Existential challenges due to severe pre-eclampsia when becoming parents

Midwifery. 2021 Jun:97:102967. doi: 10.1016/j.midw.2021.102967. Epub 2021 Mar 2.

Abstract

Objectives: To deepen the understanding of parents' existential challenges and experiences when having a premature infant due to the mother's pre-eclampsia.

Design: Two empirical studies based on reflective lifeworld research (RLR), were conducted to investigate parents' experiences of having a premature infant due to mother's pre-eclampsia. A further abstraction was possible. The two essences were synthesised into a general structure. Then, a philosophical examination of the existential issues was done using Karl Jaspers' concept of limit situation and health theory outlined by Dahlberg and Segesten.

Setting: Maternity ward and neonatal intensive care unit.

Participants: Nine mothers and six fathers.

Findings: The findings revealed the experiences of a vulnerable group of parents in the maternity ward and in the neonatal intensive care unit (NICU). The parents faced a paradoxical experience. They experienced mothers' severe illness and in some cases accompanied by the possibility of death, at the same time they experienced the joy of becoming parents. The premature birth and the mother's severe symptoms revealed the intertwinement of biological and existential features. Pre-eclampsia restricted the mothers from fulfilling the major project in their lives: to become real mothers. These experiences were elucidated by the concept of limit situations as suffering, struggle, death, and paradoxes of life as well as the health theory with its biological and existential dimensions.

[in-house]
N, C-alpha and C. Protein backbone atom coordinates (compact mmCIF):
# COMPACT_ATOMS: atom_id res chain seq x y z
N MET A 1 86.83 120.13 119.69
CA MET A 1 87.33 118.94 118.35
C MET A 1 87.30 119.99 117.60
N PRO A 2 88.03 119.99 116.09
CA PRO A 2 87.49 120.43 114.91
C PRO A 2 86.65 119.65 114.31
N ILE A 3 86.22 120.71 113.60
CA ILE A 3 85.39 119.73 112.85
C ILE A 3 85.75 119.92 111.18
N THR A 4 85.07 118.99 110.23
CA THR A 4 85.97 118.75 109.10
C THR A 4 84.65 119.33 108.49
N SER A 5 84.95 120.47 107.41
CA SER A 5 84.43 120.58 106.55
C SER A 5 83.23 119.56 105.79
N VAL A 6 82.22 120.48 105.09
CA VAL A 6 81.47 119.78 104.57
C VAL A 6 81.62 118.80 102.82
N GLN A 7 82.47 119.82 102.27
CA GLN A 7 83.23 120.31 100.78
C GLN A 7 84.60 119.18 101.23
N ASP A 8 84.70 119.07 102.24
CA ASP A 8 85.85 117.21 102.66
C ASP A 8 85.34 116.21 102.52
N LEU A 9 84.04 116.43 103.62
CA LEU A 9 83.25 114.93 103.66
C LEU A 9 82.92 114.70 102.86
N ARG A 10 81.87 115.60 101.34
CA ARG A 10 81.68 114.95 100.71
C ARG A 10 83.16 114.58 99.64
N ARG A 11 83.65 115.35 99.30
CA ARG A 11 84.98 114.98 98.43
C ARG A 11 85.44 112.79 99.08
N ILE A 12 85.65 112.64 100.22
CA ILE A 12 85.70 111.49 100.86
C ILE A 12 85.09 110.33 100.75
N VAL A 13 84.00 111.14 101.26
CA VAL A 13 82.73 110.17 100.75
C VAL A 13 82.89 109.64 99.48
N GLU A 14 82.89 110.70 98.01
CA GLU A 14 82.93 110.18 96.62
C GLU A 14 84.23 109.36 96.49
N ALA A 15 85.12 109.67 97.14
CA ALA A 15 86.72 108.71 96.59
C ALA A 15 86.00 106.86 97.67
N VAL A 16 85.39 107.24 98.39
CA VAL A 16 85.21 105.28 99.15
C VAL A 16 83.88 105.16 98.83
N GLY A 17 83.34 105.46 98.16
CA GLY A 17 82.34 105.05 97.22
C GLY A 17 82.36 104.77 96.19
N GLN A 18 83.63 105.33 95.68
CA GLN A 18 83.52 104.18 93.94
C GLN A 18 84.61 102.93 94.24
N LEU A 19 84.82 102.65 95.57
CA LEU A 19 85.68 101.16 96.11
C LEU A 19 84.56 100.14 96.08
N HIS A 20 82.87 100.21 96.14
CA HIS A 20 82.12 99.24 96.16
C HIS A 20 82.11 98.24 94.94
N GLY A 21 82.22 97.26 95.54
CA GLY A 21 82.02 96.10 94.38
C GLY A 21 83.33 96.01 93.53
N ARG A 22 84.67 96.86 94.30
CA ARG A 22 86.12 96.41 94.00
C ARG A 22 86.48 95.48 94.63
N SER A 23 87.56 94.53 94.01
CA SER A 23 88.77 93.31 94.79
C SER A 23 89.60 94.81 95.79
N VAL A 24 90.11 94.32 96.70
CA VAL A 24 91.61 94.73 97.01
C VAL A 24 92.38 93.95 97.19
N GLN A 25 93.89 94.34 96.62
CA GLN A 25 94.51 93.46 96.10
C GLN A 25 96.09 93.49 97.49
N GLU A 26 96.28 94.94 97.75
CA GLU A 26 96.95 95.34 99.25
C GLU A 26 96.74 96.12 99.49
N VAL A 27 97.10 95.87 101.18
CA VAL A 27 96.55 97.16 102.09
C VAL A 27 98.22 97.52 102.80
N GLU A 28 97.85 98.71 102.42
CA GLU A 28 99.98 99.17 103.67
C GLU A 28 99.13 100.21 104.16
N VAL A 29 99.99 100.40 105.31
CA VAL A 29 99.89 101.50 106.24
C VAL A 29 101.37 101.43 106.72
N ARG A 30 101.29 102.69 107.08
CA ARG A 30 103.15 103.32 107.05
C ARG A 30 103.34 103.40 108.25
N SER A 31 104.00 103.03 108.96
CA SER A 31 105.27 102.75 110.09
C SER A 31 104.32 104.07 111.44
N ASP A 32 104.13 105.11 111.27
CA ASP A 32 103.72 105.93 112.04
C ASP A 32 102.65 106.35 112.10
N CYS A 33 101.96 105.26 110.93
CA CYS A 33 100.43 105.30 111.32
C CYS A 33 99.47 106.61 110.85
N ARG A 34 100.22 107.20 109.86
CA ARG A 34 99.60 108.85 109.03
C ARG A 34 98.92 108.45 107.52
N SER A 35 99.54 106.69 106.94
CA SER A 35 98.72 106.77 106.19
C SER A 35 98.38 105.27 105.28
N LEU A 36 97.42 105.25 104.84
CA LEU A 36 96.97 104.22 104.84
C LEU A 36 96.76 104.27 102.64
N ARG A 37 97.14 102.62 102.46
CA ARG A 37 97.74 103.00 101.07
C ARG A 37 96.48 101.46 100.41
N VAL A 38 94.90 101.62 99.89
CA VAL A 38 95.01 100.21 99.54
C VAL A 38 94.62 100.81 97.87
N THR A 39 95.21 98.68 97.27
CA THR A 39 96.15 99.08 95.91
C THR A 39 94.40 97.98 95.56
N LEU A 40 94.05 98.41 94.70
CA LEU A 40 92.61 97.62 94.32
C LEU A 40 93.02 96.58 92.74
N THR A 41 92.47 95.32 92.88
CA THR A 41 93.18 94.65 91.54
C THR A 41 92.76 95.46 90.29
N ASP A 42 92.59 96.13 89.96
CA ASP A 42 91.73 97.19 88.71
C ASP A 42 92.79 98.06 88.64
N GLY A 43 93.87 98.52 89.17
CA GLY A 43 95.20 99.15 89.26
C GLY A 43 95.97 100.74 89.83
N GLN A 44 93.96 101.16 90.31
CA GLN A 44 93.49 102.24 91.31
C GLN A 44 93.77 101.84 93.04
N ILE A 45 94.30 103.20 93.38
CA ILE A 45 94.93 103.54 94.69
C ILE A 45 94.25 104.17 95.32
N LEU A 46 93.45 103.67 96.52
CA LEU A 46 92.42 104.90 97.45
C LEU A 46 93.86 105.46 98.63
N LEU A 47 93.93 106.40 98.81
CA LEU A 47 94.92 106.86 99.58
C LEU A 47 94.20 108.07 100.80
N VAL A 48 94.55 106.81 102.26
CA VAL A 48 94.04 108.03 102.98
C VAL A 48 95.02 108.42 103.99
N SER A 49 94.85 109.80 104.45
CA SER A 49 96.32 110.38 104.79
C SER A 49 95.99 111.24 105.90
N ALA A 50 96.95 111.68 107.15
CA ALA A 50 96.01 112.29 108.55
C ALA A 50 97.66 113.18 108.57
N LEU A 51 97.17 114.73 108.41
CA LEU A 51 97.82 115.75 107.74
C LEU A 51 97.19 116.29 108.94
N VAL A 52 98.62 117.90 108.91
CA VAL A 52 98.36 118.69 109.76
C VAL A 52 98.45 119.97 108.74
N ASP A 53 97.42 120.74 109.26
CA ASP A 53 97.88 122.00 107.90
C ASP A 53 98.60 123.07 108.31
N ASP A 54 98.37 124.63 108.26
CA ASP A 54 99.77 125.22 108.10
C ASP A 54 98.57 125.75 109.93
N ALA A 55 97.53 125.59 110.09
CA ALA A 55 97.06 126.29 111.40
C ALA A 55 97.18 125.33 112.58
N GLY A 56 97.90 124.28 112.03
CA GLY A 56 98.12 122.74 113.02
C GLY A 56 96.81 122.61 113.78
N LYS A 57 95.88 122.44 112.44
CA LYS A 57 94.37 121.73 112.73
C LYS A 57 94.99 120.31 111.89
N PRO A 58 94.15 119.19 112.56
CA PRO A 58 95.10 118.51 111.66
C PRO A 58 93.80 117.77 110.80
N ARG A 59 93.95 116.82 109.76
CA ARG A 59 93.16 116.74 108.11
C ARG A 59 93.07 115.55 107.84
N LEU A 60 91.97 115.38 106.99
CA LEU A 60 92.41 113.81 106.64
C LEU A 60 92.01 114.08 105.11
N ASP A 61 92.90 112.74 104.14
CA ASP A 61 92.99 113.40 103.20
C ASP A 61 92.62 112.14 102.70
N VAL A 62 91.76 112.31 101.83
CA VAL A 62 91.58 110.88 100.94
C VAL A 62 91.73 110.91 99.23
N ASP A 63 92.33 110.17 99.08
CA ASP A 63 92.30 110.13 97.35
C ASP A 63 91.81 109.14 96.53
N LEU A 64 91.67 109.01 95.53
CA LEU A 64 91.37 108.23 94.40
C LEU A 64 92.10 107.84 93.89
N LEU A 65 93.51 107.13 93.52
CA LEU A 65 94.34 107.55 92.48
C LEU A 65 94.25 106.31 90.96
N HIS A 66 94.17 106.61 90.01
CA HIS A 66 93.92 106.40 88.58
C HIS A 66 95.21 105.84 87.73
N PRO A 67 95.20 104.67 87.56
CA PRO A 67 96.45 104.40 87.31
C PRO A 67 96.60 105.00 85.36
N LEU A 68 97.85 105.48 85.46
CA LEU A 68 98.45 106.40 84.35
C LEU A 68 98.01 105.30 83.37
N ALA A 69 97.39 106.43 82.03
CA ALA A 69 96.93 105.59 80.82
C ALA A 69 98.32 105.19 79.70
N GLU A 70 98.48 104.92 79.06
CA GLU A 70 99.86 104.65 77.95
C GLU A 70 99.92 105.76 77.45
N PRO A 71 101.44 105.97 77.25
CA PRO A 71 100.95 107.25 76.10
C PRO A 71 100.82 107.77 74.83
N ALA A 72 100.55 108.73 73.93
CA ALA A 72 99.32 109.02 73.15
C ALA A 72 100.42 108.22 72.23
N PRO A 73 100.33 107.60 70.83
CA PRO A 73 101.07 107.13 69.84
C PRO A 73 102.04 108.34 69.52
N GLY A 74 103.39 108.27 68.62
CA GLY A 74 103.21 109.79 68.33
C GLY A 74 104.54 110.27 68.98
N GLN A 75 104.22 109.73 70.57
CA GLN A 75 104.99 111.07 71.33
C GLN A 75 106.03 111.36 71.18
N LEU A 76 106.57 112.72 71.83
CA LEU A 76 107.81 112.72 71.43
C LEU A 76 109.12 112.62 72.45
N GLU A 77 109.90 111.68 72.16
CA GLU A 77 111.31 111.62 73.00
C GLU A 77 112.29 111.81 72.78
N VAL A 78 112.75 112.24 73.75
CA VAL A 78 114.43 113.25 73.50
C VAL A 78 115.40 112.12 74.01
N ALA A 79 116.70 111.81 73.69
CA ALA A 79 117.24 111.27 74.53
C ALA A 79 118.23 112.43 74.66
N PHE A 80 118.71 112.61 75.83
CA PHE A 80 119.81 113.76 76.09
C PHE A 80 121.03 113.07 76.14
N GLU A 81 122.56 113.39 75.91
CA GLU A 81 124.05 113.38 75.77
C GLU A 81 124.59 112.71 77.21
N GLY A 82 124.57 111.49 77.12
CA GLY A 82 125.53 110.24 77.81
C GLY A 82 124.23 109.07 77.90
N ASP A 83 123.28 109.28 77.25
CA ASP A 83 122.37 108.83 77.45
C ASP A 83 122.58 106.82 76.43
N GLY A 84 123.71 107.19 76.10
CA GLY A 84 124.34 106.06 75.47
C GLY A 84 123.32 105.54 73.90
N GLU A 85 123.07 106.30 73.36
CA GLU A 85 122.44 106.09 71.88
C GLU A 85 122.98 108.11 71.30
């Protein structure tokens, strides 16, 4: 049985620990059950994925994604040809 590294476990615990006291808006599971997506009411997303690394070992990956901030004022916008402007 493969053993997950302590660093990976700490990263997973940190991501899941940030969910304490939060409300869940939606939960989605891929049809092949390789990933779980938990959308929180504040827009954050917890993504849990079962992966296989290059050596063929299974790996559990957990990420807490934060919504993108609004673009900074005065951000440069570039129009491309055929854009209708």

Key conclusion: Some parents experienced closeness to death and the beginning of life as almost intertwined. These two fundamental facets of life are connected to existential features and challenges. The study also underlined the antinomies of life; suffering and facing severe illness that could cost both the mother's and infant's lives, and at the same time feeling the happiness of becoming parents.

Implications for practice: Health professionals should know how these experiences affect parents. They should be sensitive when approaching mothers and fathers in such situations. The families' vulnerability must be considered within the physical space of health services. If the parents needs to talk, time and staff should be available to meet their needs.

Keywords: Death; Existential; Health; Jaspers; Life; Limit situation; Parents; Pre-eclampsia; Premature.

MeSH terms

  • Female
  • Humans
  • Infant
  • Infant, Newborn
  • Infant, Premature
  • Intensive Care Units, Neonatal
  • Mothers
  • Parents
  • Pre-Eclampsia*
  • Pregnancy